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Economy in Brief

U.S. Consumer Credit Again Ratchets Up
by Tom Moeller  January 10, 2011

Consumers are borrowing but they're not using their credit cards. The Federal Reserve reported Friday that consumer credit outstanding rose $1.4B during November following a $7.0B October increase that was nearly double the initial indication. The gains follow steady declines dating back to 2008. Through November, consumer credit, which does not included mortgage debt, fell 1.9% on the heels of last year's record 4.4% drop.

The November increase was led by a $5.5B rise in non-revolving credit outstanding. Borrowing by the Federal government posted just a moderate increase but rose by nearly three quarters y/y. Other non-revolving credit (autos & other consumer durables), which accounts for roughly two-thirds of the total, was restrained. Finance company borrowing fell $4.1B (-5.0% y/y) while commercial bank borrowing again inched up m/m and was up 4.1% y/y. Credit union credit borrowing was essentially unchanged (-5.2% y/y) while nonfinancial business borrowing ticked up $0.8B (-2.6% y/y). Pools of securitized assets ticked down again m/m but were off by half from last year. (Each of these sector figures are not seasonally adjusted.)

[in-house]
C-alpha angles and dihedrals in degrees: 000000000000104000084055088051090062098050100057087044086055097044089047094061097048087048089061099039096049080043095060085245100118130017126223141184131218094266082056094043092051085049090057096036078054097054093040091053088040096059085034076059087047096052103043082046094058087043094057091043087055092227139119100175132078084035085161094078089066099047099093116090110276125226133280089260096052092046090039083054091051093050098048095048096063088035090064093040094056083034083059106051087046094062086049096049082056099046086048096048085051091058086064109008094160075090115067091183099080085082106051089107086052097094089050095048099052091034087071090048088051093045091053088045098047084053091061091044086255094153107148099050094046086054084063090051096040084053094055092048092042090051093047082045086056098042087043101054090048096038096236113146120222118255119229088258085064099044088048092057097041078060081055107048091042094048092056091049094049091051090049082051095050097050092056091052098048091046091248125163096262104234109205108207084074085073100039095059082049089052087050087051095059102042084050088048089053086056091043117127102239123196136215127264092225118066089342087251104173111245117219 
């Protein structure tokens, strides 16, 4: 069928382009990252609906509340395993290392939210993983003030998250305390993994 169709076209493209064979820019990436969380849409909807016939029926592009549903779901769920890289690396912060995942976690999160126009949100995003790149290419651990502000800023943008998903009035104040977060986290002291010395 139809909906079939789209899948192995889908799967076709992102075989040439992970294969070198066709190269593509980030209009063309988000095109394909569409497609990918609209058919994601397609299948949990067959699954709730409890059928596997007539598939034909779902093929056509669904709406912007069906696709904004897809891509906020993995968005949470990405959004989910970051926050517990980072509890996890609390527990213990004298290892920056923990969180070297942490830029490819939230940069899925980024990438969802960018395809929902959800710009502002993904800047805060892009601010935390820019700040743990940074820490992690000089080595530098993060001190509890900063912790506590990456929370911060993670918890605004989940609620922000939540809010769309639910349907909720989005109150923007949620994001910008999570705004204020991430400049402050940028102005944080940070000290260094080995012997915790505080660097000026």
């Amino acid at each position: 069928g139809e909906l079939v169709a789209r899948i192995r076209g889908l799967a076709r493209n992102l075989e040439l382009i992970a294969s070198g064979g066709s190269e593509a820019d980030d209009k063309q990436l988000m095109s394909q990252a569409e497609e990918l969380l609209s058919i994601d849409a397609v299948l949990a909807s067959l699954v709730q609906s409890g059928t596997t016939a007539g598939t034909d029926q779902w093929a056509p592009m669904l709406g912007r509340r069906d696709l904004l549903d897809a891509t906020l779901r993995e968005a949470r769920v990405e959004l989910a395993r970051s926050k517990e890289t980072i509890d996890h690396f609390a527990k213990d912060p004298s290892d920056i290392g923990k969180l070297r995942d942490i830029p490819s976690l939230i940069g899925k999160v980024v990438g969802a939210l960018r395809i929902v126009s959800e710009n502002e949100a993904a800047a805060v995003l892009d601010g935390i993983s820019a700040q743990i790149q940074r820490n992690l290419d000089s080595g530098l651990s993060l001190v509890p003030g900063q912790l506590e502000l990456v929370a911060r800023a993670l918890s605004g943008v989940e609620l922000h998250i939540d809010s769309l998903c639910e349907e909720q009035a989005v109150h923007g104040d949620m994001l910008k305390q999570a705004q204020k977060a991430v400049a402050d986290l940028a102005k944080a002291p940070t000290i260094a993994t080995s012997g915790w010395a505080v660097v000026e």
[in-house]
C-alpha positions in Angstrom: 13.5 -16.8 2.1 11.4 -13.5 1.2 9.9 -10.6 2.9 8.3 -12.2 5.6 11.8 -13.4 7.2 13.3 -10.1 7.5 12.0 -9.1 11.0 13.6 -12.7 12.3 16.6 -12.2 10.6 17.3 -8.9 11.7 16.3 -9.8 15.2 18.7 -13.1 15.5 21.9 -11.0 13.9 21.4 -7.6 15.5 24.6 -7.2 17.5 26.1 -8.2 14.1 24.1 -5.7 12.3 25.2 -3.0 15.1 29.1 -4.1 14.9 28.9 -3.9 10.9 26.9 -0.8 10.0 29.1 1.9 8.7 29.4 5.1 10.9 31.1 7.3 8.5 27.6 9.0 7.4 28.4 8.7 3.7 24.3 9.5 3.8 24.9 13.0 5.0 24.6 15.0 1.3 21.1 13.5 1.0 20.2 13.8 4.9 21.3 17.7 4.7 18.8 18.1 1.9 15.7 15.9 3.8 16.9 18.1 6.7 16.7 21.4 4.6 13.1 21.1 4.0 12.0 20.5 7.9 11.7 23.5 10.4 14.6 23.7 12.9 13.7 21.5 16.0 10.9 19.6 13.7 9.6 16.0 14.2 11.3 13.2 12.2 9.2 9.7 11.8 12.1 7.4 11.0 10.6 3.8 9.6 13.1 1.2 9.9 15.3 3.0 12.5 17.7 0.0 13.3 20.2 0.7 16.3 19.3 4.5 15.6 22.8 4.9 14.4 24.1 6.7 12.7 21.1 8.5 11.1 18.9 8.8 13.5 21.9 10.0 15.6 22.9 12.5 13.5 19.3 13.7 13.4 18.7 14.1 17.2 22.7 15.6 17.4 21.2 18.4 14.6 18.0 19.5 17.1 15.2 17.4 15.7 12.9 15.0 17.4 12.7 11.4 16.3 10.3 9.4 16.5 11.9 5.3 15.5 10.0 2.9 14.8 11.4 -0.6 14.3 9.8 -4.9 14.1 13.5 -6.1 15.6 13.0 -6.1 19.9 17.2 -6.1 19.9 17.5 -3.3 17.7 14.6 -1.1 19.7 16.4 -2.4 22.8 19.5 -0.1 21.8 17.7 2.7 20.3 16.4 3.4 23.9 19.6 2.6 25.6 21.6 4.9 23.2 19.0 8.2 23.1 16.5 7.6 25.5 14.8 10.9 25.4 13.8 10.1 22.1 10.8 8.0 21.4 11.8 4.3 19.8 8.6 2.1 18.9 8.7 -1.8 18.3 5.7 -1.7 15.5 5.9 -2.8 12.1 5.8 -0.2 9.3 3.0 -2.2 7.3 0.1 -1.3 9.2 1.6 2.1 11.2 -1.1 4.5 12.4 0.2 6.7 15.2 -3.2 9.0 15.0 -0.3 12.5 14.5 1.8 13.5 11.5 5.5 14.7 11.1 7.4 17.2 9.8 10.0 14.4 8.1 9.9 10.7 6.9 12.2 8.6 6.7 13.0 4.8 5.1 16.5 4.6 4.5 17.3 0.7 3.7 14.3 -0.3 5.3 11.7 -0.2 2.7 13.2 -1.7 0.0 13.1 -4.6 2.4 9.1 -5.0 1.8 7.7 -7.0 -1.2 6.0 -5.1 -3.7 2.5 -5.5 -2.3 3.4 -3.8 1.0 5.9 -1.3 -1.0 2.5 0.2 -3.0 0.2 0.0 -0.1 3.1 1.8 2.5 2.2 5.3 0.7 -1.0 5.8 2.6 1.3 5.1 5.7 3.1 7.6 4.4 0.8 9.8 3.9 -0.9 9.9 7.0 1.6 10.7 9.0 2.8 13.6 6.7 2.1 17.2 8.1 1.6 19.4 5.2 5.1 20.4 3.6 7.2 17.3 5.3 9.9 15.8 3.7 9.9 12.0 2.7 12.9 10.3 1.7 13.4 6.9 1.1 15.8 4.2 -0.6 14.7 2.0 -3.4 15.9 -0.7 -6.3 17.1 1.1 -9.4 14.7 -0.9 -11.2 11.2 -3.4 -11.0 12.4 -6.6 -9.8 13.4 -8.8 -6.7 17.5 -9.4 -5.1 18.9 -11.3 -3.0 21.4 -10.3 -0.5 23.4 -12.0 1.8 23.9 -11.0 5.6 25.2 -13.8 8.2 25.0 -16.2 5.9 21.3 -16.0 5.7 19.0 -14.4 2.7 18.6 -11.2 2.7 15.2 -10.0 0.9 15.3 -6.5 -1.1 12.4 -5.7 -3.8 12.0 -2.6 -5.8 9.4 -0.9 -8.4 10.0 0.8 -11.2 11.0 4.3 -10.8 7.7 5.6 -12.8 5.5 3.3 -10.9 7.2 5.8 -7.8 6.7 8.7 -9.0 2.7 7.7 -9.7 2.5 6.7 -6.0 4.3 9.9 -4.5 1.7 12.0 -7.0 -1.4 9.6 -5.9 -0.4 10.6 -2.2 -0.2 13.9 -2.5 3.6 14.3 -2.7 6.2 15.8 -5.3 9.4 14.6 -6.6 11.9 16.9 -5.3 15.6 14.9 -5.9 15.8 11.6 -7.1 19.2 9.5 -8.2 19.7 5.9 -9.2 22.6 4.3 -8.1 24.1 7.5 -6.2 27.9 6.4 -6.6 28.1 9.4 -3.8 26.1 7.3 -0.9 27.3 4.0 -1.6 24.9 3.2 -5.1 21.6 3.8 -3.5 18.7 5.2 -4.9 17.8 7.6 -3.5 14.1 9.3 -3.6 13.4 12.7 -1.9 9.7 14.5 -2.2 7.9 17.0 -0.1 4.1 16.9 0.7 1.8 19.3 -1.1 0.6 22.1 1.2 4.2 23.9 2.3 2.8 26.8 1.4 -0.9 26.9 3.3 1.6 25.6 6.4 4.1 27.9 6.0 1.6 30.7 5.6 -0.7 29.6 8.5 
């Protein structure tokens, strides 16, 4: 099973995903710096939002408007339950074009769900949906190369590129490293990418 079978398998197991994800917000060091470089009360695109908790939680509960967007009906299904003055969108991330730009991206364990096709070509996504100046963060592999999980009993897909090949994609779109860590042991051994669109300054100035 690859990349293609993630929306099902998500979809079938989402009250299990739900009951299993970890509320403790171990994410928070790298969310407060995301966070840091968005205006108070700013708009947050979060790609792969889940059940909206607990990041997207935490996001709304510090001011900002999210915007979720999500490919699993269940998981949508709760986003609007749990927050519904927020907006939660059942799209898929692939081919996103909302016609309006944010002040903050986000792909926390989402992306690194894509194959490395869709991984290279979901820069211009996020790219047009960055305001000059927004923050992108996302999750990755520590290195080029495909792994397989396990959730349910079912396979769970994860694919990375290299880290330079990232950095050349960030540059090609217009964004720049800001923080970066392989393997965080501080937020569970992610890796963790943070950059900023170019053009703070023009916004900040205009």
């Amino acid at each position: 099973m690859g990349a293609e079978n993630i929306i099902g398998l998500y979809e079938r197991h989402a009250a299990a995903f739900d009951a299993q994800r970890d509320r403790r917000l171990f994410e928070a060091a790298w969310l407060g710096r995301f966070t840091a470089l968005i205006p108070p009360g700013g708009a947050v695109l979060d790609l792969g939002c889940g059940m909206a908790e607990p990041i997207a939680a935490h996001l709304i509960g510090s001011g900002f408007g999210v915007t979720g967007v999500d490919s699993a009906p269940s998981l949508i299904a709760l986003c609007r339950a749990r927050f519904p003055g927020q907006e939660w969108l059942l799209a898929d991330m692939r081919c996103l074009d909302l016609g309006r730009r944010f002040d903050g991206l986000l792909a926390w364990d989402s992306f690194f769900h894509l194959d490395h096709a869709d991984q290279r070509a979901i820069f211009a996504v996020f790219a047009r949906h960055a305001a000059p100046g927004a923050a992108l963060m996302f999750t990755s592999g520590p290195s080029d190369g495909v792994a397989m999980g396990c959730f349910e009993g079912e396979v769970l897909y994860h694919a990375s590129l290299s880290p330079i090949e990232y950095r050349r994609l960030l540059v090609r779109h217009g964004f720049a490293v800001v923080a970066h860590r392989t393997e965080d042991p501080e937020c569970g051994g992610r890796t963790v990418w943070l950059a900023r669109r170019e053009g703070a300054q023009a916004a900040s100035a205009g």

Consumers still are in a hurry to shed revolving credit. Outstanding balances fell $4.2B during November and by 8.8% y/y which remained near the -10.6% record set in April. (Prior to 2009, revolving credit had never been negative y/y.) Pools of securitized assets fell 88.4% y/y but borrowing elsewhere rose. Commercial bank borrowing rose 68.1% y/y and savings institution borrowing rose 22.1%. Finance company borrowing lending rose by nearly one-half while credit union borrowing again rose 3.5%.

During the last ten years, there has been a 60% correlation between the y/y change in credit outstanding and the change in personal consumption expenditures. These figures are the major input to the Fed's quarterly Flow of Funds accounts for the household sector. Credit data are available in Haver's USECON database. The Flow of Funds data are in Haver's FFUNDS database.

What Have We Learned About Mortgage Default? from the Federal Reserve Bank of Philadelphia can be found here.

The Federal Reserve's Asset Purchase Program is today's speech by Fed Vice-Chair Janet L. Yellen and is available here.

Consumer Credit Outstanding
(m/m Chg, SAAR)
Nov. Oct. Sept. Y/Y 2009 2008 2007
Total $1.4B $7.0B $0.0B -2.2% -4.4% 1.5% 5.7%
  Revolving -4.2 -5.4 -8.8 -8.9 -9.6 1.7 8.1
  Non-revolving 5.5 12.5 8.8 1.5 -1.3 1.5 4.4
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